Soccer: Three Great Books

Travel Blog  •  World Hum  •  06.12.06 | 1:16 PM ET


Soccer is more than just another sport. It often reflects centuries-old ethnic, nationalist and religious tensions. It’s a global business. Its fans are wildly—and sometimes violently—passionate about their teams.

While some writers have explored the subject as part of larger works—Ryszard Kapuscinski’s The Soccer War features (despite what its title might suggest) just one compelling chapter on the soccer-inspired war between El Salvador and Honduras, for example, and Paul Theroux’s “The Old Patagonian Express” includes a terrific passage about a soccer-related riot in San Salvador—other writers have devoted entire books to soccer and the culture that surrounds it.

Herewith, three great books about soccer:

imageHow Soccer Explains the World: An Unlikely Theory of Globalization by Franklin Foer. Foer travels the globe, hanging out with soccer hooligans and exploring age-old rivalries to see how soccer reflects—or doesn’t—the forces of globalization at work. His insights are fascinating. For example, he traces the relationship between the Balkan Wars and soccer: how, early on, soccer fans at Red Star Belgrade stadium had chanted for secession from Yugoslavia; how Slobodan Milosevic’s interior minister had sat on the soccer team’s board; how Serb leaders recruited nationalist Red Star fans for paramilitary operations. And that’s just the opening chapter. In the prologue, Foer addresses larger questions about the world’s future, noting that many have embraced traditionalism out of fear that globalization will obliterate indigenous cultures. But soccer, he finds, suggests the future is not so simple. Local allegiances and identities continue to thrive.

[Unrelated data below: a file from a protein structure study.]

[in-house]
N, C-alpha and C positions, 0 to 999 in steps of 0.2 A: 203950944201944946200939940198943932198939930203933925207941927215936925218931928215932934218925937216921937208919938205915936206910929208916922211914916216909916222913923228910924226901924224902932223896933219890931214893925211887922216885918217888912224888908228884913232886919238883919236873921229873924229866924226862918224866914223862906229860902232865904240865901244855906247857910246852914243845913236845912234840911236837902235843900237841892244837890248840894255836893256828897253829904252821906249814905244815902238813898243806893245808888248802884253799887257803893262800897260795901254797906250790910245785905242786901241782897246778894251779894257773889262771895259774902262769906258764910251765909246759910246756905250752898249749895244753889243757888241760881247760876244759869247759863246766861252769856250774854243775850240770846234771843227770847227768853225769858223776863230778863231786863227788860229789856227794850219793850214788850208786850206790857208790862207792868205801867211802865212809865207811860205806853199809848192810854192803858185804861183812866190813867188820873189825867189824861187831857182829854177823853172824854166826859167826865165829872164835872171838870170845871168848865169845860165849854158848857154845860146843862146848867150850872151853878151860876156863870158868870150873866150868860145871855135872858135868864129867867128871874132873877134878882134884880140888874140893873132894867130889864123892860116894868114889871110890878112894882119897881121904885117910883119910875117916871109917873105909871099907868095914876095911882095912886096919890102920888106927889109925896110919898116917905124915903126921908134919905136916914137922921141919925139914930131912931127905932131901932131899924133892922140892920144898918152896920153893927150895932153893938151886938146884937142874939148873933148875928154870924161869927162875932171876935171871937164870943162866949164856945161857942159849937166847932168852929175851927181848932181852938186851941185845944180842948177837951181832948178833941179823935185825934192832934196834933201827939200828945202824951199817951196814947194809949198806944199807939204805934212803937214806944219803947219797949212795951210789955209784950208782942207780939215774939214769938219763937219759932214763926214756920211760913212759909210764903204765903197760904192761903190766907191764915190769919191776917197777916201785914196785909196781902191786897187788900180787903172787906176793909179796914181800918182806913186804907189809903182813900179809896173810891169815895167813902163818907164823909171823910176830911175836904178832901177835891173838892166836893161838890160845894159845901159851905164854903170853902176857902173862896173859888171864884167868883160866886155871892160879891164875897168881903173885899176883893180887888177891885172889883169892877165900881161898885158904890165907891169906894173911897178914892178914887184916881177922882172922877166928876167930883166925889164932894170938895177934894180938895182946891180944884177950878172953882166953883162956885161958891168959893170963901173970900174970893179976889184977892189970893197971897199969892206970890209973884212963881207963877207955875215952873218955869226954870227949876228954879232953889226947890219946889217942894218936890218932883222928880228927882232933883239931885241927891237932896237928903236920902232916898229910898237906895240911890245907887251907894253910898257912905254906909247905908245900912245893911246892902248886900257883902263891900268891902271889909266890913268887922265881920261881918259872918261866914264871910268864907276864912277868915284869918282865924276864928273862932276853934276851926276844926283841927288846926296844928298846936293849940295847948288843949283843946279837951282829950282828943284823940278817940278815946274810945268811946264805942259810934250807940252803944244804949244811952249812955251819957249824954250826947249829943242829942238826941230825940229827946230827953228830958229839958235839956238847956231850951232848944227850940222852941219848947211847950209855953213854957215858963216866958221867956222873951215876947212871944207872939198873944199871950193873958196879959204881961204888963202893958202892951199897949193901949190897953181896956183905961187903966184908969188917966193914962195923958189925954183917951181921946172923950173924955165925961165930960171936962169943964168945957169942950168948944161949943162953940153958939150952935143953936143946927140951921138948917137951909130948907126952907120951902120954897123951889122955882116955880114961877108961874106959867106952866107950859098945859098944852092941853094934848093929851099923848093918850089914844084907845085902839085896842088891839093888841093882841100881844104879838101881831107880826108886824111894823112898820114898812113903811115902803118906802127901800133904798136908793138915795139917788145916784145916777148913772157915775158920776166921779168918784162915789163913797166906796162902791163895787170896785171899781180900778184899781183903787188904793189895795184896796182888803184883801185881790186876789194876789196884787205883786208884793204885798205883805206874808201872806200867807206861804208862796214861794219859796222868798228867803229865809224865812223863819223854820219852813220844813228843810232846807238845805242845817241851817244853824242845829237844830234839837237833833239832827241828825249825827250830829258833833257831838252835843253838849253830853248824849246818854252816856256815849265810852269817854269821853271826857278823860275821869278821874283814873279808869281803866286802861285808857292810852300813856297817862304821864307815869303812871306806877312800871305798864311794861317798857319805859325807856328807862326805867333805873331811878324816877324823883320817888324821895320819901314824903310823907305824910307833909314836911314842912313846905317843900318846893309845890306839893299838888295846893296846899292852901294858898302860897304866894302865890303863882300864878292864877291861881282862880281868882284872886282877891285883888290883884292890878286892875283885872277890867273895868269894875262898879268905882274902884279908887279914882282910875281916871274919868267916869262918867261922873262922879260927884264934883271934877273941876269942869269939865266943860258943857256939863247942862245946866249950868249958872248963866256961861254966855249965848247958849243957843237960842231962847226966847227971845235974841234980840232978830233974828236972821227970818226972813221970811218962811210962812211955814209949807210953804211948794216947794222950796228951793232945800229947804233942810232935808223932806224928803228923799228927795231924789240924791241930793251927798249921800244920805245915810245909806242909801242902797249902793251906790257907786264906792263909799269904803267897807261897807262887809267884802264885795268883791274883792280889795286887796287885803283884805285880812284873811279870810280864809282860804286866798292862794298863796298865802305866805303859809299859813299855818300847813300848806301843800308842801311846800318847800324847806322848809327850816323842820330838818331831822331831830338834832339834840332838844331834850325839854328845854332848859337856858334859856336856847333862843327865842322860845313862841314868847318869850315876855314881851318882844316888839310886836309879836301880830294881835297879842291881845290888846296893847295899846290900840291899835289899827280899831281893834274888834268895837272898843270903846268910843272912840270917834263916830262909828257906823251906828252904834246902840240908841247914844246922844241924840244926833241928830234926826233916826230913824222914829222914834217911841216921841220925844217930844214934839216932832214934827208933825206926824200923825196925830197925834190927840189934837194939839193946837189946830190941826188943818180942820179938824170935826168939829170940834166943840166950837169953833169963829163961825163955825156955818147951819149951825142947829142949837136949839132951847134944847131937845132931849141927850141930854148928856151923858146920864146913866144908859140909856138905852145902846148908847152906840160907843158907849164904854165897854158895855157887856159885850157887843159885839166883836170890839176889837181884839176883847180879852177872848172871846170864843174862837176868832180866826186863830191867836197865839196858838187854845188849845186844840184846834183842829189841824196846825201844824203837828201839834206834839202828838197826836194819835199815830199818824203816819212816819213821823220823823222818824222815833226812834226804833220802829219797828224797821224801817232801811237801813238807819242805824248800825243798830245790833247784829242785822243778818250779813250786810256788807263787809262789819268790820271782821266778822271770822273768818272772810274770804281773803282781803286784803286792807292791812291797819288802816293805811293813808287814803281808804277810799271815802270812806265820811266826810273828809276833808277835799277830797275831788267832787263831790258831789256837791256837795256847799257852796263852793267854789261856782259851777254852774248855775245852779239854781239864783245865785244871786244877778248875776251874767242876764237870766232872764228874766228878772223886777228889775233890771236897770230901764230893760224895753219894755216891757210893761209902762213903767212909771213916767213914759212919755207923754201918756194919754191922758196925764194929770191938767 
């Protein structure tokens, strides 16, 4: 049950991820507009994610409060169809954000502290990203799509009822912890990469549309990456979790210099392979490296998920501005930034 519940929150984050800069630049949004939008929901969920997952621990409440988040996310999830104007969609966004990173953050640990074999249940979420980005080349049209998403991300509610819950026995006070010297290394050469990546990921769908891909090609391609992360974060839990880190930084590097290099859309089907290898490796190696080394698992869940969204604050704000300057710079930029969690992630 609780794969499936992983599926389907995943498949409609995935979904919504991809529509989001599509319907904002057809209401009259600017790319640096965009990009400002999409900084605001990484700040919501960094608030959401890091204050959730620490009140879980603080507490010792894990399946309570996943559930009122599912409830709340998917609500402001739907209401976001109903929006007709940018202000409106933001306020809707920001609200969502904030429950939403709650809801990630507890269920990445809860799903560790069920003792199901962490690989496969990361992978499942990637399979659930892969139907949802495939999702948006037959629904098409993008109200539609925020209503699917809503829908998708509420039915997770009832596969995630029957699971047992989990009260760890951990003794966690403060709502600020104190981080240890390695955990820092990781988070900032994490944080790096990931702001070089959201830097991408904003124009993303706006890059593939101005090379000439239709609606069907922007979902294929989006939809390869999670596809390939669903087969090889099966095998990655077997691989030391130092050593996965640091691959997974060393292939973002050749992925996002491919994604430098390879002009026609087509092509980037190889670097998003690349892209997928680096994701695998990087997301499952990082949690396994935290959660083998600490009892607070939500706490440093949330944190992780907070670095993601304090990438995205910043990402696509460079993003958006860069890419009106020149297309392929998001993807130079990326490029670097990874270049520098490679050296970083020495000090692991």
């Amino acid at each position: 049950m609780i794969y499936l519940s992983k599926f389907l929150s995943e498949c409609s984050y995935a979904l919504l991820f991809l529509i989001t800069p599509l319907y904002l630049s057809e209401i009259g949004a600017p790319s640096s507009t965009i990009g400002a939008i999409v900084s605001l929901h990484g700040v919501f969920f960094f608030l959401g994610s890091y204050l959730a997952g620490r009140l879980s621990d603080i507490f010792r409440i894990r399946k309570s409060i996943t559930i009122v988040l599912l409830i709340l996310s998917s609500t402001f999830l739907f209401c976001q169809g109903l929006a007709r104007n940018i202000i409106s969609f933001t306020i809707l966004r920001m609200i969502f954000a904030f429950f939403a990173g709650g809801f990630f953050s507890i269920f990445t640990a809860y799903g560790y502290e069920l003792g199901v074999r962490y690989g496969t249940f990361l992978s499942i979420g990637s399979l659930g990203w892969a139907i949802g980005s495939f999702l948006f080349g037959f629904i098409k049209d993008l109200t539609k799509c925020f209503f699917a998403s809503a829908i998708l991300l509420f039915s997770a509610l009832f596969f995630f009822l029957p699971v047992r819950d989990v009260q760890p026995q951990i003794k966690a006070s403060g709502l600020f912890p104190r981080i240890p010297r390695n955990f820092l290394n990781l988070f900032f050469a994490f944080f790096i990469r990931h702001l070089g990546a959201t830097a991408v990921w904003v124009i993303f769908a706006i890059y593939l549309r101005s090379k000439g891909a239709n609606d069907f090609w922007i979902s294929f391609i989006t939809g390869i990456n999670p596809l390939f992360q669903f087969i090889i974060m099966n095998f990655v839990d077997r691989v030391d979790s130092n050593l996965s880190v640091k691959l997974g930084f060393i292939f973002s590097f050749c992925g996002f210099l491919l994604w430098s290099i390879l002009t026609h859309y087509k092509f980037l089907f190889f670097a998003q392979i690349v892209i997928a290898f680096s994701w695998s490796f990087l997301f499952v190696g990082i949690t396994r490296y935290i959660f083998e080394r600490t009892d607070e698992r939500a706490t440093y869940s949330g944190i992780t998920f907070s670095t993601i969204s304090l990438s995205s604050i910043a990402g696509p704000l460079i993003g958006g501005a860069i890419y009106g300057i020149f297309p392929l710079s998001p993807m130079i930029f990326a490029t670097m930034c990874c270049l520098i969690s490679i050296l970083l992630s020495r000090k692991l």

He writes:

By the logic of both its critics and proponents, the global culture should have wiped away these local institutions. Indeed, traveling the world, it’s hard not to be awed by the power of mega-brands like the clubs Manchester United and Real Madrid, backed by Nike and Adidas, who have cultivated support across continents, prying fans away from their old allegiances. But that homogenization turned out to be more of an exception than I had anticipated. Wandering among lunatic fans, gangster owners, and crazed Bulgarian strikers, I kept noticing the ways that globalization had failed to diminish the game’s local cultures, local blood feuds, and even local corruption. In fact, I began to suspect that globalization had actually increased the power of these local entities—and not always in such a good way.

imageFever Pitch by Nick Hornby. In his 1992 bestseller, Hornby explores the world’s fascination with soccer through his own obsessive relationship with Premiership powerhouse Arsenal. “While the details here are unique to me,” he writes in the introduction, “I hope they will strike a chord with anyone who has ever found themselves drifting off, in the middle of a working day or a film or a conversation, towards a left-foot volley into a top right-hand corner ten or fifteen or twenty-five years ago.” The great strength of “Fever” lies in Hornby’s recall of those details—the book is organized in short sections that take place at or are inspired by his memories of matches—right down to the noise in the stadium the first time he took his place in the jam-packed North Bank with Arsenal’s most passionate fans.

I loved the different categories of noise: the formal, ritual noise when the players emerged (each player’s name called in turn, starting with the favourite, until he responded with a wave); the spontaneous shapeless roar when something exciting was happening on the pitch; the renewed vigour of the chanting after a goal or a sustained period of attacking ... After my initial alarm I grew to love the movement, the way I was thrown towards the pitch and sucked back again. And I loved the anonymity: I was not, after all, going to be found out. I stayed for the next seventeen seasons.